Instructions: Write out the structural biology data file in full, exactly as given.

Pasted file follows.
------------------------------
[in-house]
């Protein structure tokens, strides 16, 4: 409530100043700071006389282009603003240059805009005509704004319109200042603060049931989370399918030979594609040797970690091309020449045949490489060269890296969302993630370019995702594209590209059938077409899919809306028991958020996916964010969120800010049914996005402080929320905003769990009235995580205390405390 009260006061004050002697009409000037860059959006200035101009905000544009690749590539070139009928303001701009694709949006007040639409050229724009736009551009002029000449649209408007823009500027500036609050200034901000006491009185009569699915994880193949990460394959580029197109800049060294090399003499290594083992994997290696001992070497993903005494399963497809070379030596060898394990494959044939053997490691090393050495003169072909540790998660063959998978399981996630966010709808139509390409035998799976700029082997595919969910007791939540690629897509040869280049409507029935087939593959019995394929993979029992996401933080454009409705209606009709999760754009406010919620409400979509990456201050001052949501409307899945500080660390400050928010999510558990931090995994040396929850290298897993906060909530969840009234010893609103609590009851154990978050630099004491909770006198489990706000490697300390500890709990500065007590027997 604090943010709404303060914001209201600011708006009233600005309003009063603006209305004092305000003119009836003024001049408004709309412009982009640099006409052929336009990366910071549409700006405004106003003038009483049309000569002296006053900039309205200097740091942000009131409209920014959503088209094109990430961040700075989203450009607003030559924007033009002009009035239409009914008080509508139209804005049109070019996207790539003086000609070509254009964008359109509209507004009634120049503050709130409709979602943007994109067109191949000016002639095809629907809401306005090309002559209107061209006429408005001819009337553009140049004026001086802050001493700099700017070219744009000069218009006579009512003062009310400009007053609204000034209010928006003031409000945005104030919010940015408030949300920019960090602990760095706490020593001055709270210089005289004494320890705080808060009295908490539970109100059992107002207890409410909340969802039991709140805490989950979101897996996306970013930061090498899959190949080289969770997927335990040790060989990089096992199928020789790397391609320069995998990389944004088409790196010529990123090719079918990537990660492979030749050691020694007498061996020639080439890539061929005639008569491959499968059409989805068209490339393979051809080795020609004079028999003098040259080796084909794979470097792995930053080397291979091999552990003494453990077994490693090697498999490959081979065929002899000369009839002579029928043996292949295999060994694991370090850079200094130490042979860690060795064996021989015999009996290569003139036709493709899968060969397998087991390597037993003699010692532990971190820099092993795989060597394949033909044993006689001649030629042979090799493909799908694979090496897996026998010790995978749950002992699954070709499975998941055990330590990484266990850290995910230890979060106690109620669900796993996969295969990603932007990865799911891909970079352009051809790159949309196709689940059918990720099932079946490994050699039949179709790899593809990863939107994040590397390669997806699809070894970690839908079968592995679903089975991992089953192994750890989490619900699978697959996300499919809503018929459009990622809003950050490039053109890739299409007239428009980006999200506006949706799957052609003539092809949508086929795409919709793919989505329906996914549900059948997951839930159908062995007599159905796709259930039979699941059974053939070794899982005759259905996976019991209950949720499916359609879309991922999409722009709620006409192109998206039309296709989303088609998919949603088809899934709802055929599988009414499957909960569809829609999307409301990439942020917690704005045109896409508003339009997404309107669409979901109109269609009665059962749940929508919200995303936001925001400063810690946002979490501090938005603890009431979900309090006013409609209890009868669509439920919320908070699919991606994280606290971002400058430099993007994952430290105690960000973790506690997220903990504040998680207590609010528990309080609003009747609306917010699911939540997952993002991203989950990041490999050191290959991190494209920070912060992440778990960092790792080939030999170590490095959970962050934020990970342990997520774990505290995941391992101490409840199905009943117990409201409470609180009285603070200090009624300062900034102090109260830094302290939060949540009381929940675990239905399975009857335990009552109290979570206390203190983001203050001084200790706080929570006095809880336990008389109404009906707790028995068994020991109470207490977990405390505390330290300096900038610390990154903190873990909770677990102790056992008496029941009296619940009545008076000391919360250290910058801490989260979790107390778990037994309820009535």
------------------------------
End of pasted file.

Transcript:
[in-house]
């Protein structure tokens, strides 16, 4: 409530100043700071006389282009603003240059805009005509704004319109200042603060049931989370399918030979594609040797970690091309020449045949490489060269890296969302993630370019995702594209590209059938077409899919809306028991958020996916964010969120800010049914996005402080929320905003769990009235995580205390405390 009260006061004050002697009409000037860059959006200035101009905000544009690749590539070139009928303001701009694709949006007040639409050229724009736009551009002029000449649209408007823009500027500036609050200034901000006491009185009569699915994880193949990460394959580029197109800049060294090399003499290594083992994997290696001992070497993903005494399963497809070379030596060898394990494959044939053997490691090393050495003169072909540790998660063959998978399981996630966010709808139509390409035998799976700029082997595919969910007791939540690629897509040869280049409507029935087939593959019995394929993979029992996401933080454009409705209606009709999760754009406010919620409400979509990456201050001052949501409307899945500080660390400050928010999510558990931090995994040396929850290298897993906060909530969840009234010893609103609590009851154990978050630099004491909770006198489990706000490697300390500890709990500065007590027997 604090943010709404303060914001209201600011708006009233600005309003009063603006209305004092305000003119009836003024001049408004709309412009982009640099006409052929336009990366910071549409700006405004106003003038009483049309000569002296006053900039309205200097740091942000009131409209920014959503088209094109990430961040700075989203450009607003030559924007033009002009009035239409009914008080509508139209804005049109070019996207790539003086000609070509254009964008359109509209507004009634120049503050709130409709979602943007994109067109191949000016002639095809629907809401306005090309002559209107061209006429408005001819009337553009140049004026001086802050001493700099700017070219744009000069218009006579009512003062009310400009007053609204000034209010928006003031409000945005104030919010940015408030949300920019960090602990760095706490020593001055709270210089005289004494320890705080808060009295908490539970109100059992107002207890409410909340969802039991709140805490989950979101897996996306970013930061090498899959190949080289969770997927335990040790060989990089096992199928020789790397391609320069995998990389944004088409790196010529990123090719079918990537990660492979030749050691020694007498061996020639080439890539061929005639008569491959499968059409989805068209490339393979051809080795020609004079028999003098040259080796084909794979470097792995930053080397291979091999552990003494453990077994490693090697498999490959081979065929002899000369009839002579029928043996292949295999060994694991370090850079200094130490042979860690060795064996021989015999009996290569003139036709493709899968060969397998087991390597037993003699010692532990971190820099092993795989060597394949033909044993006689001649030629042979090799493909799908694979090496897996026998010790995978749950002992699954070709499975998941055990330590990484266990850290995910230890979060106690109620669900796993996969295969990603932007990865799911891909970079352009051809790159949309196709689940059918990720099932079946490994050699039949179709790899593809990863939107994040590397390669997806699809070894970690839908079968592995679903089975991992089953192994750890989490619900699978697959996300499919809503018929459009990622809003950050490039053109890739299409007239428009980006999200506006949706799957052609003539092809949508086929795409919709793919989505329906996914549900059948997951839930159908062995007599159905796709259930039979699941059974053939070794899982005759259905996976019991209950949720499916359609879309991922999409722009709620006409192109998206039309296709989303088609998919949603088809899934709802055929599988009414499957909960569809829609999307409301990439942020917690704005045109896409508003339009997404309107669409979901109109269609009665059962749940929508919200995303936001925001400063810690946002979490501090938005603890009431979900309090006013409609209890009868669509439920919320908070699919991606994280606290971002400058430099993007994952430290105690960000973790506690997220903990504040998680207590609010528990309080609003009747609306917010699911939540997952993002991203989950990041490999050191290959991190494209920070912060992440778990960092790792080939030999170590490095959970962050934020990970342990997520774990505290995941391992101490409840199905009943117990409201409470609180009285603070200090009624300062900034102090109260830094302290939060949540009381929940675990239905399975009857335990009552109290979570206390203190983001203050001084200790706080929570006095809880336990008389109404009906707790028995068994020991109470207490977990405390505390330290300096900038610390990154903190873990909770677990102790056992008496029941009296619940009545008076000391919360250290910058801490989260979790107390778990037994309820009535």